So we have a structure similar to this:

servletDemo/
|-- src
 |   `-- main
 |       `--java
 |             `--com
 |                 `--demo
 |                    `-- HelloServlet.java
 |           |-- resources
 |           |-- webapp
 |           |   `-- WEB-INF
 |           |       `-- web.xml
 |           `-- index.jsp
  `-- pom.xml

Add the following code in the HelloServlet.java

package com.demo;

import java.io.*;
import javax.servlet.*;
import javax.servlet.http.*;

public class HelloServlet extends HttpServlet {

  public void doGet(HttpServletRequest request,
                    HttpServletResponse response)
            throws ServletException, IOException
  {
      // Set response content type
      response.setContentType("text/html");

      PrintWriter out = response.getWriter();
      out.println("Hello World");
  }

}

The above code is a simple usage of the Servlet API in which we basically extends the  HttpServlet class and uses the doGet method to write "Hello World" to the client.

We have two things left to do. First is to update our dependency to include the Servlet API, and second is to update the web.xml.

Since we are importing classes from javax.servlet package, as seen in the Java code above, we need to make sure it is a dependency for our project. This is done by adding the following snippets to the pom.xml

<!-- adds dependency to servlet api with version 3.1.0 -->
<dependency>
        <groupId>javax.servlet</groupId>
        <artifactId>javax.servlet-api</artifactId>
        <version>3.1.0</version>
        <scope>provided</scope>
</dependency>

The resulting pom would be:

<project xmlns:xsi="http://www.w3.org/2001/XMLSchema-instance" xmlns="http://maven.apache.org/POM/4.0.0" xsi:schemalocation="http://maven.apache.org/POM/4.0.0 http://maven.apache.org/maven-v4_0_0.xsd">
  <modelversion>4.0.0</modelversion>
  <groupid>com.blogspot.geekabyte.sample-web-demo</groupid>
  <artifactid>servletDemo</artifactid>
  <packaging>war</packaging>
  <version>1.0-SNAPSHOT</version>
  <name>ServletDemo Maven Webapp</name>
  <url>http://maven.apache.org</url>
  <dependencies>
    <dependency>
      <groupid>junit</groupid>
      <artifactid>junit</artifactid>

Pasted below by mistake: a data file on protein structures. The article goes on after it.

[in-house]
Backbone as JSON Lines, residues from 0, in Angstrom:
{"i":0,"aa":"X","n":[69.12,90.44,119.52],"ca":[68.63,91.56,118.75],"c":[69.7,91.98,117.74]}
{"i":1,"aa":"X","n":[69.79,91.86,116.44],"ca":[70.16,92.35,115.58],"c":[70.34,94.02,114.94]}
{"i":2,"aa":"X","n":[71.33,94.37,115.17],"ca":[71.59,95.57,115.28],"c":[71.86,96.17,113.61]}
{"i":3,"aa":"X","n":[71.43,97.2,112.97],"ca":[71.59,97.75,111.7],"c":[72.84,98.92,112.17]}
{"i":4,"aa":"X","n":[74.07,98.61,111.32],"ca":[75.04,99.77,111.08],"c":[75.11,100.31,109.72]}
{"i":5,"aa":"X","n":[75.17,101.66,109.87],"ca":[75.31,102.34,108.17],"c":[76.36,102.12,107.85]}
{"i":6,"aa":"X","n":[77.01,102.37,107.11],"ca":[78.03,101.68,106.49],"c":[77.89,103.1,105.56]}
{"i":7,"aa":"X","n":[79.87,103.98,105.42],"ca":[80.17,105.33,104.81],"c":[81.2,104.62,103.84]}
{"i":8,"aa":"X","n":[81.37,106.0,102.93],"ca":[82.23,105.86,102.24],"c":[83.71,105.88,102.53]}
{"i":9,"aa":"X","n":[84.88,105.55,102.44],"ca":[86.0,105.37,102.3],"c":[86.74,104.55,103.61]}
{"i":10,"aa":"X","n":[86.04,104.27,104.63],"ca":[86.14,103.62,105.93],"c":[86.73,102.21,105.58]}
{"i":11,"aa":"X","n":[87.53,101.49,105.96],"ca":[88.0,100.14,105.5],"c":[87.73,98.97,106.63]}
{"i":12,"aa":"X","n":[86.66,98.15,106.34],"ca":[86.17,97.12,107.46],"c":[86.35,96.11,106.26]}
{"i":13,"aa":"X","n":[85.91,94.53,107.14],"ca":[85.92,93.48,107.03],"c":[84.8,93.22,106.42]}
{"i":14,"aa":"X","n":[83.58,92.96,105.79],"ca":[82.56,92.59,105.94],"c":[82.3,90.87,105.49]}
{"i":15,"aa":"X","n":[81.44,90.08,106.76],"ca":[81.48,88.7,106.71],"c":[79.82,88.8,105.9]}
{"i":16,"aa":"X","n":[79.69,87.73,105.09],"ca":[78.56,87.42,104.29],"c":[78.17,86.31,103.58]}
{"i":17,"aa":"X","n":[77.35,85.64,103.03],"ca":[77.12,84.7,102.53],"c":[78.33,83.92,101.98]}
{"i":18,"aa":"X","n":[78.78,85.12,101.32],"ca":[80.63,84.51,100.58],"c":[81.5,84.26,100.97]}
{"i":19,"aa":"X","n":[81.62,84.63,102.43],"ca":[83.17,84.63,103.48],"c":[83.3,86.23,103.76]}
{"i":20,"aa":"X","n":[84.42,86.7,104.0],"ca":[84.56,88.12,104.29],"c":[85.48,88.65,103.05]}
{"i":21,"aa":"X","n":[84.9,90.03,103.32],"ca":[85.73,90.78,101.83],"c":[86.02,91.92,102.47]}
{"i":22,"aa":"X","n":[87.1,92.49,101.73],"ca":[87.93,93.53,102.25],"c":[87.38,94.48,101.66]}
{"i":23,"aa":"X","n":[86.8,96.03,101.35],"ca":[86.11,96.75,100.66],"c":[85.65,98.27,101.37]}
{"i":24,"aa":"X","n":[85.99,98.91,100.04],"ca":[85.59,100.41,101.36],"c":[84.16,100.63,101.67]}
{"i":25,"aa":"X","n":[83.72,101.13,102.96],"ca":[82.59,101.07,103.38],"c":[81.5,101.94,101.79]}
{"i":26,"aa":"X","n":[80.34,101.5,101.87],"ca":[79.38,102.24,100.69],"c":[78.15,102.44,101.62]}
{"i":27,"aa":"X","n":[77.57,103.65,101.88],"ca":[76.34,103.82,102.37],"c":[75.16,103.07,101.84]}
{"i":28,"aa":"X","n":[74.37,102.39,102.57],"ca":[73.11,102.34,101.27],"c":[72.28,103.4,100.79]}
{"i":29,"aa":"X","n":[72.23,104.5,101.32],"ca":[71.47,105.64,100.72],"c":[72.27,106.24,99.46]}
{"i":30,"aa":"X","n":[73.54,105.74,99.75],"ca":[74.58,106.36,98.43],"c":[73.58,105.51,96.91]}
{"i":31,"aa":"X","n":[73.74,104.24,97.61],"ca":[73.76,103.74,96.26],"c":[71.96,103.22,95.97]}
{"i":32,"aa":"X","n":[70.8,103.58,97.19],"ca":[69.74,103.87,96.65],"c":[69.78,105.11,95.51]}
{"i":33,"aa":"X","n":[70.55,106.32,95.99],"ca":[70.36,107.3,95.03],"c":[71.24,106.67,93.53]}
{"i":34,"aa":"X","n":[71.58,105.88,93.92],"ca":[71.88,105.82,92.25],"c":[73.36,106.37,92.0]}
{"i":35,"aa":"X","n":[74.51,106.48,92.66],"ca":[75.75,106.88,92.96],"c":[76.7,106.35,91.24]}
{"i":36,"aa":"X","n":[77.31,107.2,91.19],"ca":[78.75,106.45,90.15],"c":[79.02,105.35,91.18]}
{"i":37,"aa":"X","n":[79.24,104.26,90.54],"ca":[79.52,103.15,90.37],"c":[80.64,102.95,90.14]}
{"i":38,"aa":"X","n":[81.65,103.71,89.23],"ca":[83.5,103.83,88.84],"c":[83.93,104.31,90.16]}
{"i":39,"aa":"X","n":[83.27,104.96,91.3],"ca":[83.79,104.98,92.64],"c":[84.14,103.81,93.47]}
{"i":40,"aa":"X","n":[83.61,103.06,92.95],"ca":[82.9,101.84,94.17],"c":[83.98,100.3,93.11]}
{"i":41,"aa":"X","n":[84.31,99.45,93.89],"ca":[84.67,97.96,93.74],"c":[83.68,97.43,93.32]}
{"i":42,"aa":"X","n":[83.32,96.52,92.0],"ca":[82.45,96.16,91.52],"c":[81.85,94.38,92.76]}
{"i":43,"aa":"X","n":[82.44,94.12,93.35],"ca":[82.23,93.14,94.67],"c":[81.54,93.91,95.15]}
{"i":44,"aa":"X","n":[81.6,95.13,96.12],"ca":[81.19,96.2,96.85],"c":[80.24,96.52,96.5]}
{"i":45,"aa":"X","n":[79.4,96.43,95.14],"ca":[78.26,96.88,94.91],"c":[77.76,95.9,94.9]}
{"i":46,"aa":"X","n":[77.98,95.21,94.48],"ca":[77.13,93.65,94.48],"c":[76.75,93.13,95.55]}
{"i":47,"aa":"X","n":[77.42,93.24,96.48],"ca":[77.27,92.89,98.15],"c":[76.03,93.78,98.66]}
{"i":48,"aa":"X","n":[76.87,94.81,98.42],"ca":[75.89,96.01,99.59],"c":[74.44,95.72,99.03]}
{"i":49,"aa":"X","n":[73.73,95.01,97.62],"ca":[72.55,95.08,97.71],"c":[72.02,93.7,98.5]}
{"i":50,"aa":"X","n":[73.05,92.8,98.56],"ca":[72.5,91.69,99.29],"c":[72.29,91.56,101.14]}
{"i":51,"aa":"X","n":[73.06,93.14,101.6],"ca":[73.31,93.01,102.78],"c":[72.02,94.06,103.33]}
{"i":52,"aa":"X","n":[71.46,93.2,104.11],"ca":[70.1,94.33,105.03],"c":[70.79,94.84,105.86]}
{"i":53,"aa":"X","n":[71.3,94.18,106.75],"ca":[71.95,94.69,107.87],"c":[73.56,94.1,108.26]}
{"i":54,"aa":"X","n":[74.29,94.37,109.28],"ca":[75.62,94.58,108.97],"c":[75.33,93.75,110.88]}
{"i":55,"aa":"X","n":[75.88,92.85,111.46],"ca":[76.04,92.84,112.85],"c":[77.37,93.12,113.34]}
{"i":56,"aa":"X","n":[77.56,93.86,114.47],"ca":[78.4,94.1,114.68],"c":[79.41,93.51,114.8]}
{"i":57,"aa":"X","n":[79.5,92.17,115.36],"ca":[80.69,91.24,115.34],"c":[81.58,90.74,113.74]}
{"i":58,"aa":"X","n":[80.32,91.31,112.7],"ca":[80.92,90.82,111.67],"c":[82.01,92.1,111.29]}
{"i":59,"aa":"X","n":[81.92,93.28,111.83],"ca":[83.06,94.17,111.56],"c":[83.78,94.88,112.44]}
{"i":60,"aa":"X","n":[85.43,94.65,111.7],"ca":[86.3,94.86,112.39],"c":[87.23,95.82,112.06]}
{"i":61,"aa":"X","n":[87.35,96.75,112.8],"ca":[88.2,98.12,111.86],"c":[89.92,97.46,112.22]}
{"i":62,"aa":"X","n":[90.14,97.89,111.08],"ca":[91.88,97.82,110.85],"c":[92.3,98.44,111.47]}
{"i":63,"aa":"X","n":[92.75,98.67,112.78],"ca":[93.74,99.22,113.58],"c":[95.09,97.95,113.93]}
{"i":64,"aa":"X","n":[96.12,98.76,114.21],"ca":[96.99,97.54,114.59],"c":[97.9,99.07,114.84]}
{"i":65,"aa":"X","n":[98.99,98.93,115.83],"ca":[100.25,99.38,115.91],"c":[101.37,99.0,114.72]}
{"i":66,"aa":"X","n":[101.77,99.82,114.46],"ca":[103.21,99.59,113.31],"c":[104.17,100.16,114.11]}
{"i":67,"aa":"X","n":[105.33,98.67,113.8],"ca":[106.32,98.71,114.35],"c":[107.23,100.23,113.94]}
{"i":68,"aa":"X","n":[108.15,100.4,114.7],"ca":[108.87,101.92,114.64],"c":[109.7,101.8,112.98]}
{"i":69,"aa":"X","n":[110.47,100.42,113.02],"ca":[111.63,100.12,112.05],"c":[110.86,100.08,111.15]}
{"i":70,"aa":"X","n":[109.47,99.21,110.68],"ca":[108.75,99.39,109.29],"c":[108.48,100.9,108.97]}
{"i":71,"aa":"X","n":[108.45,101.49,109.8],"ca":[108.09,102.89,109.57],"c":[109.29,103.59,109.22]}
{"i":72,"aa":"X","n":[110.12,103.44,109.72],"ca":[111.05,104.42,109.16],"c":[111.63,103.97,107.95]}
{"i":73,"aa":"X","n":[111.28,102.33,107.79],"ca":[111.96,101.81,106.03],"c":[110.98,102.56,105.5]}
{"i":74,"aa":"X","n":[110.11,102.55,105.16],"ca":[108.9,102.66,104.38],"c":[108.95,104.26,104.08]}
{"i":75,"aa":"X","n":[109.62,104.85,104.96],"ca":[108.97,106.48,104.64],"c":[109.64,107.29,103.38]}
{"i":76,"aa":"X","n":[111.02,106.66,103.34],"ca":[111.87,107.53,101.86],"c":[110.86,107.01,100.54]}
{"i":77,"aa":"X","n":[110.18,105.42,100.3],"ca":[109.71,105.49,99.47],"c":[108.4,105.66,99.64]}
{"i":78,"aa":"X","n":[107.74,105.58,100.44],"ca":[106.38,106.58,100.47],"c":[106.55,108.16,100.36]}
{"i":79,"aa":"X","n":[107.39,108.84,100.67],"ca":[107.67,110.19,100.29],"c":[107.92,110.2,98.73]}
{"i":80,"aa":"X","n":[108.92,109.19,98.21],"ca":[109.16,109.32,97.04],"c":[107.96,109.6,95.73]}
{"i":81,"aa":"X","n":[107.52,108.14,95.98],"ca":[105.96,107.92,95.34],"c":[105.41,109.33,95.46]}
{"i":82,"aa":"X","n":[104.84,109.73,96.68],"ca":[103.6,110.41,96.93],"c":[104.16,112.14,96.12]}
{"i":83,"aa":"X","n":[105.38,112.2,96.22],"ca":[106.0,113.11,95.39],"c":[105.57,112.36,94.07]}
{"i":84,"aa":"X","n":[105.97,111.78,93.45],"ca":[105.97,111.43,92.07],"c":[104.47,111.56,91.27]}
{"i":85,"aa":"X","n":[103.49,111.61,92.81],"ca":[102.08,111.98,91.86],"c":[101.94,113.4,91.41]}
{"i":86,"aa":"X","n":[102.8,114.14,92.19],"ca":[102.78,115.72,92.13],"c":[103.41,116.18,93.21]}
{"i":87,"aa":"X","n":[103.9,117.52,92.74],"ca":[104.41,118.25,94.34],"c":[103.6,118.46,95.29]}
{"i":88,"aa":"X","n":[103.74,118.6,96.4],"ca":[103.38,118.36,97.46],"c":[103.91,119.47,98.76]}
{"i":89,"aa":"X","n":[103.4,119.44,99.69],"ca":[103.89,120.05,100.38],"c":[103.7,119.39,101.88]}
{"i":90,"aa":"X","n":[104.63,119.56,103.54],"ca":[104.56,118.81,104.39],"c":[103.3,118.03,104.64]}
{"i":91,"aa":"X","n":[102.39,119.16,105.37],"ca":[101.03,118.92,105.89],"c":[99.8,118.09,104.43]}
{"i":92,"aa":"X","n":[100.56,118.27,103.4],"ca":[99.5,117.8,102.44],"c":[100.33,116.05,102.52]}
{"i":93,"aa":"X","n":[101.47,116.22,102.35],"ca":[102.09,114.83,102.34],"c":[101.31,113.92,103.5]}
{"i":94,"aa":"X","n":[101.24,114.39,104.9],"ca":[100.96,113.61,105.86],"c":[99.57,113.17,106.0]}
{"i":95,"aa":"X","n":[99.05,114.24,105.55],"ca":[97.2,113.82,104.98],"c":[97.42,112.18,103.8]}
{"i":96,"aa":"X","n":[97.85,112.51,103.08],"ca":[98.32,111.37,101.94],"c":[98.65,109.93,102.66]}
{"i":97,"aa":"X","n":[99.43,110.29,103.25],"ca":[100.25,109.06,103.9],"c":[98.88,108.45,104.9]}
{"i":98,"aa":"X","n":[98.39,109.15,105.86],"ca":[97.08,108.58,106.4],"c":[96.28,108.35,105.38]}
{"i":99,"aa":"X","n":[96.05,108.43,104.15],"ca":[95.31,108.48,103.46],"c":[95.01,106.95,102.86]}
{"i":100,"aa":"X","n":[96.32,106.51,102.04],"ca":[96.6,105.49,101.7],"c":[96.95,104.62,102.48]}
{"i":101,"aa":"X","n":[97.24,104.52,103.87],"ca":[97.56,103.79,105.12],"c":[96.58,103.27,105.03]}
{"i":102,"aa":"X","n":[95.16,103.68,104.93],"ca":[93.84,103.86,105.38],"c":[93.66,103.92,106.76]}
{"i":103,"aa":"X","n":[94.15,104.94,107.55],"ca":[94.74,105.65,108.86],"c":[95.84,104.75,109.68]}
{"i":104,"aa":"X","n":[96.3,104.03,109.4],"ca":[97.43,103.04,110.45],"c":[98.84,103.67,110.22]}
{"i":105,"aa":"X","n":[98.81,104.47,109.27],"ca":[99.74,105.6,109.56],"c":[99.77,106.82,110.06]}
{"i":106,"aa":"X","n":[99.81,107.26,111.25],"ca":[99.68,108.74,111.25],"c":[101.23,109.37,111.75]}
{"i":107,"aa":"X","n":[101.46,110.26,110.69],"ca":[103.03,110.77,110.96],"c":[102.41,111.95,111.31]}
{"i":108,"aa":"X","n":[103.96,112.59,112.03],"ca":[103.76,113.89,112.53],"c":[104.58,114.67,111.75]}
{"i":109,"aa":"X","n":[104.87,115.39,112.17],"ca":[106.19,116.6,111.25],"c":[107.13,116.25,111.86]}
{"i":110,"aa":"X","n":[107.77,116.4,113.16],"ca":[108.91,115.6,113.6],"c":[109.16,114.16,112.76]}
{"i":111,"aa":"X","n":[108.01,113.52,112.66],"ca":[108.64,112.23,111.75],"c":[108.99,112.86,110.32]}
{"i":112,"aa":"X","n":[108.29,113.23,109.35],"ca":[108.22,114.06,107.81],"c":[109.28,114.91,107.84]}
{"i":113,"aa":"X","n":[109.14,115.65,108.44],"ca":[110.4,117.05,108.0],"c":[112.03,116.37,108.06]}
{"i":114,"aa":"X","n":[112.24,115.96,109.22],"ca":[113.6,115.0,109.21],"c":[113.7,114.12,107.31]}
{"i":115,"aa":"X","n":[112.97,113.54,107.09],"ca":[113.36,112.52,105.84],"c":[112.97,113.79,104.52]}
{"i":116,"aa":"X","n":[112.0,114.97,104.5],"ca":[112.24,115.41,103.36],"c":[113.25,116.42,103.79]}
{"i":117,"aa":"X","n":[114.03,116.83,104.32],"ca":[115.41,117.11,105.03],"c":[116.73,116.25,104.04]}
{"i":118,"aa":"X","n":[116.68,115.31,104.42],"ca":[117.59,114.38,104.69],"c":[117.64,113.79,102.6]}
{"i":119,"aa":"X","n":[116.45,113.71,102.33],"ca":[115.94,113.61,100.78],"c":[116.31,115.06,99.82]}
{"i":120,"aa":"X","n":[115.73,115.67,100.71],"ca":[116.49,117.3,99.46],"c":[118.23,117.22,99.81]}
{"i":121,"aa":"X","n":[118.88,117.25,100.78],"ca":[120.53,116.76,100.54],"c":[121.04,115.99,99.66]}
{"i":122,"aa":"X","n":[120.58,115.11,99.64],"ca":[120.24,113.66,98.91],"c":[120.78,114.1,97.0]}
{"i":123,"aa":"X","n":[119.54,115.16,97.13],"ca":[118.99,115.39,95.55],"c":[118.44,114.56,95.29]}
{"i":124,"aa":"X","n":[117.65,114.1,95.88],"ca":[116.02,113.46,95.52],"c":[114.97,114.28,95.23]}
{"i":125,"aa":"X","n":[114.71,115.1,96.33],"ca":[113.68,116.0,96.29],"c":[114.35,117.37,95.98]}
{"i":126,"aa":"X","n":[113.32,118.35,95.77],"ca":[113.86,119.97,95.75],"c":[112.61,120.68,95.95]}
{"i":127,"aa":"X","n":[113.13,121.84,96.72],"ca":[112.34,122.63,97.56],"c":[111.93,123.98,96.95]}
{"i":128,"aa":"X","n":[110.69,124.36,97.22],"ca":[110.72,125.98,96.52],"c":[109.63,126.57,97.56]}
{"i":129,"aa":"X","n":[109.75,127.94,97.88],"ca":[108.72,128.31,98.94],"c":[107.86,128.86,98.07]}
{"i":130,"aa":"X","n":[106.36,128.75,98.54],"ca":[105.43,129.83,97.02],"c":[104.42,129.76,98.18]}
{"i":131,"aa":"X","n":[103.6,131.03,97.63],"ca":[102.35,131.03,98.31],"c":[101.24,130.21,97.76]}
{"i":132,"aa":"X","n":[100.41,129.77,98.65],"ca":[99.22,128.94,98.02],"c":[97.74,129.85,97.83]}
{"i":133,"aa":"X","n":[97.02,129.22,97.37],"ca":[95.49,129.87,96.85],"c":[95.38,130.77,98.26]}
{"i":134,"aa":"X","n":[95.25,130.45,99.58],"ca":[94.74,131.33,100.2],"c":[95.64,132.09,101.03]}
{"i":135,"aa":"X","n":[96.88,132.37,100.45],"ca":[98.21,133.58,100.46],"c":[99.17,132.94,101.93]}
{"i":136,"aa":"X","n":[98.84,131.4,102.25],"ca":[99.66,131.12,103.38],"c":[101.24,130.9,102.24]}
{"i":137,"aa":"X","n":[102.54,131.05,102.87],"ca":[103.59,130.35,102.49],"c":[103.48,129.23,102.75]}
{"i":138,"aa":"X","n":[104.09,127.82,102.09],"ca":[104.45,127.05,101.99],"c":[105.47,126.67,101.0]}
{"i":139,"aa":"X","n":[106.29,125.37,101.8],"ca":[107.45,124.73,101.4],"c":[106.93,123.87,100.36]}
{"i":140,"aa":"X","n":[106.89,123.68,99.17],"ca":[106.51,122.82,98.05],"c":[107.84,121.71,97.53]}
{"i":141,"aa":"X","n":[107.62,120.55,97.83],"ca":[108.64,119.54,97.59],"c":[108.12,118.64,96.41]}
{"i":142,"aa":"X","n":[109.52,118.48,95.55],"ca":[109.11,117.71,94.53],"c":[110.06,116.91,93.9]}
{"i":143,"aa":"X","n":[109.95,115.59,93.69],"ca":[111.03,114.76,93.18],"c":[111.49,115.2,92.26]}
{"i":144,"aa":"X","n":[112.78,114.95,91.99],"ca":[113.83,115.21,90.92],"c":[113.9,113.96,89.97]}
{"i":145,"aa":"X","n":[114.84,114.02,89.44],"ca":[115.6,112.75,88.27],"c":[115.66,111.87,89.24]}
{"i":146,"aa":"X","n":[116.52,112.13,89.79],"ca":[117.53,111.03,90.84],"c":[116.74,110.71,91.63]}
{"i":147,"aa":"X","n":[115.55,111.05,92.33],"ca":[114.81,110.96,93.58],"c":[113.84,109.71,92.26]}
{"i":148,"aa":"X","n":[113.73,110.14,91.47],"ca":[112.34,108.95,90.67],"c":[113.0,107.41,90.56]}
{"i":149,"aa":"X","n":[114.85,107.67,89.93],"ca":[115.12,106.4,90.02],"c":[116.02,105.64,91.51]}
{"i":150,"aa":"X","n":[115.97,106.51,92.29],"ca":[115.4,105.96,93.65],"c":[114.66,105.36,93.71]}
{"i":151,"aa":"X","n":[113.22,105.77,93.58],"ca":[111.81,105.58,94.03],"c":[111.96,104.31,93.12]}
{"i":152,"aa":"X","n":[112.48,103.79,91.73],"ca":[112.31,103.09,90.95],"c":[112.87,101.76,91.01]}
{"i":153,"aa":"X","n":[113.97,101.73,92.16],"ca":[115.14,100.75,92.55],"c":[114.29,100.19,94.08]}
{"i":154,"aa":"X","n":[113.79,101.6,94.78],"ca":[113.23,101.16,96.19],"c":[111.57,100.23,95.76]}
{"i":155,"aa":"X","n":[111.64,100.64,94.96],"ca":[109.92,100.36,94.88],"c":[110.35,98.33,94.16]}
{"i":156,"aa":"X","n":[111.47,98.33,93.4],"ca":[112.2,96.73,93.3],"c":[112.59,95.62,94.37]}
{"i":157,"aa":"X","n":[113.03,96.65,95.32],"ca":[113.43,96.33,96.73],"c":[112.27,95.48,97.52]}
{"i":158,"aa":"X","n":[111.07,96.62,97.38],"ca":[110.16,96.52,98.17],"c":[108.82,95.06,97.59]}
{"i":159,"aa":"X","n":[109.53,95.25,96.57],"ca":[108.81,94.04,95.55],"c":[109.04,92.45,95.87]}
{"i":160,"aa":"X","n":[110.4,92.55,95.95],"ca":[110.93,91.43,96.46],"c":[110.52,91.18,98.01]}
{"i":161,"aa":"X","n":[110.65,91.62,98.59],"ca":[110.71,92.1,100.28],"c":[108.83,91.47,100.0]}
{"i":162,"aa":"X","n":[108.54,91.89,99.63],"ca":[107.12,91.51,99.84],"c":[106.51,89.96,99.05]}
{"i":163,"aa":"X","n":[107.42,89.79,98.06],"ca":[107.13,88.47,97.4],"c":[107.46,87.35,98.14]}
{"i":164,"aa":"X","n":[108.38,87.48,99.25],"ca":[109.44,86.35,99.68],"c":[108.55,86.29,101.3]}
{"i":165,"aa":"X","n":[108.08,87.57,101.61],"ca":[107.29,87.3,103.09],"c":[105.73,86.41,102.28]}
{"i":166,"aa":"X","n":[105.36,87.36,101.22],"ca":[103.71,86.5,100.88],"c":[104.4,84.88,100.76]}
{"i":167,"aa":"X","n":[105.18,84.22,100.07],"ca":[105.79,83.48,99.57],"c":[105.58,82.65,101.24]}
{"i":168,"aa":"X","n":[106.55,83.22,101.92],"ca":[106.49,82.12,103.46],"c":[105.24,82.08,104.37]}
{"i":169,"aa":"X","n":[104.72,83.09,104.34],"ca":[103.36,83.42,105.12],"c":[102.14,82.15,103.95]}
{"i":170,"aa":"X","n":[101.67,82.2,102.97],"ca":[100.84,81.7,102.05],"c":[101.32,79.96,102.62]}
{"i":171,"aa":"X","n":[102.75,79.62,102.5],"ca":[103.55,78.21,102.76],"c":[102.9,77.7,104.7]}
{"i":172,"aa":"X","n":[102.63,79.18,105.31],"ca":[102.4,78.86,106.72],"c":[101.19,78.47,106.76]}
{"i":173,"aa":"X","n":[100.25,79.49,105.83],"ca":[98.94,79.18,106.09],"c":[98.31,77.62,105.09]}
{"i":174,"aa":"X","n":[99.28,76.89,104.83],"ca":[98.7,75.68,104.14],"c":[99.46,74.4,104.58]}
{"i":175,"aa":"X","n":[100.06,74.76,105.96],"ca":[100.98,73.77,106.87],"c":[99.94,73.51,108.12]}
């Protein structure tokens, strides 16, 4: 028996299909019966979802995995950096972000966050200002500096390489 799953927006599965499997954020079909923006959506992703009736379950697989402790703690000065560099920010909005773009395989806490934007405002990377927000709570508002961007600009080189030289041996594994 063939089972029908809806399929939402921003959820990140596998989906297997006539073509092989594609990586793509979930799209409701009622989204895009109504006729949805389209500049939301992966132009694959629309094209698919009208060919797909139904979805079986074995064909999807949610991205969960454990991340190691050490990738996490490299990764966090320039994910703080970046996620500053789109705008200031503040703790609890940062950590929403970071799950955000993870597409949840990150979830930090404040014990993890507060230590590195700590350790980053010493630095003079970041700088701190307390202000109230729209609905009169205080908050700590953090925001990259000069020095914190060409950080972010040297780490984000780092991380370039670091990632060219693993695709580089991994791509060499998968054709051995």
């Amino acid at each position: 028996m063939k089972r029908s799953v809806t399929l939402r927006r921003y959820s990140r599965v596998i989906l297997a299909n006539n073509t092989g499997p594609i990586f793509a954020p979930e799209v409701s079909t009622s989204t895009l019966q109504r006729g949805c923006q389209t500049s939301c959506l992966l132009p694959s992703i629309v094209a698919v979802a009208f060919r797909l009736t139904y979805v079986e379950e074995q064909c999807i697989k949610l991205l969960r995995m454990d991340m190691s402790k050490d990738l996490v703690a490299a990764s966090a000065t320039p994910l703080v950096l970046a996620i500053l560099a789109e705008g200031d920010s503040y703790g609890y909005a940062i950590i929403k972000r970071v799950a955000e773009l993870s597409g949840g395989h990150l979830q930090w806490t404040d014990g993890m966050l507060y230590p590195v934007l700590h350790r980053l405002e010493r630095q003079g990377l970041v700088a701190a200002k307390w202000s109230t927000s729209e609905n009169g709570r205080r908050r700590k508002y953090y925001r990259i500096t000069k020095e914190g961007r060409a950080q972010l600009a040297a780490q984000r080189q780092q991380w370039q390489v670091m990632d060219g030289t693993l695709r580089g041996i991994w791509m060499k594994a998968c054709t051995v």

<version>3.8.1</version>
      <scope>test</scope>
    </dependency>
   <dependency>
        <groupid>javax.servlet</groupid>
        <artifactid>javax.servlet-api</artifactid>
        <version>3.1.0</version>
        <scope>provided</scope>
   </dependency>

  </dependencies>
  <build>
    <finalname>servletDemo</finalname>
  </build>
</project>

Now edit the web.xml to look thus:

<?xml version="1.0" encoding="UTF-8"?>
 
<web-app
        version="3.0"
        xmlns="http://java.sun.com/xml/ns/javaee"
        xmlns:xsi="http://www.w3.org/2001/XMLSchema-instance"
        xsi:schemaLocation="http://java.sun.com/xml/ns/javaee http://java.sun.com/xml/ns/javaee/web-app_3_0.xsd">  <display-name>Archetype Created Web Application</display-name>

<!-- declares the HelloServlet.java as a named servlet-->
<servlet>
   <servlet-name>HelloWorld</servlet-name>
   <servlet-class>com.demo.HelloServlet</servlet-class>
</servlet>

<!-- maps the url /hello to the servlet -->
<servlet-mapping>
   <servlet-name>HelloWorld</servlet-name>
   <url-pattern>/hello</url-pattern>
</servlet-mapping>

</web-app>


Did you notice the top of the web.xml is also updated from

<!DOCTYPE web-app PUBLIC
 "-//Sun Microsystems, Inc.//DTD Web Application 2.3//EN"
 "http://java.sun.com/dtd/web-app_2_3.dtd" >
to
<?xml version="1.0" encoding="UTF-8"?>
 
<web-app
        version="3.0"
        xmlns="http://java.sun.com/xml/ns/javaee"
        xmlns:xsi="http://www.w3.org/2001/XMLSchema-instance"
        xsi:schemaLocation="http://java.sun.com/xml/ns/javaee http://java.sun.com/xml/ns/javaee/web-app_3_0.xsd">

which is basically updating the web.xml to use the newer 3.x version.

At this point, let's take a quick run through what we have done so far.

First we had the template created by the maven-archetype-webapp and since we wanted to write against the Servlet API, we added src/java. Next, inside of the src/java, we created our package com.demo and added the java class HelloServlet.java in which we had a trivial piece of code that prints out "Hello World". Then we updated our pom.xml file to include the Servlet api as a dependency. And finally, we then updated the web.xml which maps the servlet class to the /hello url path.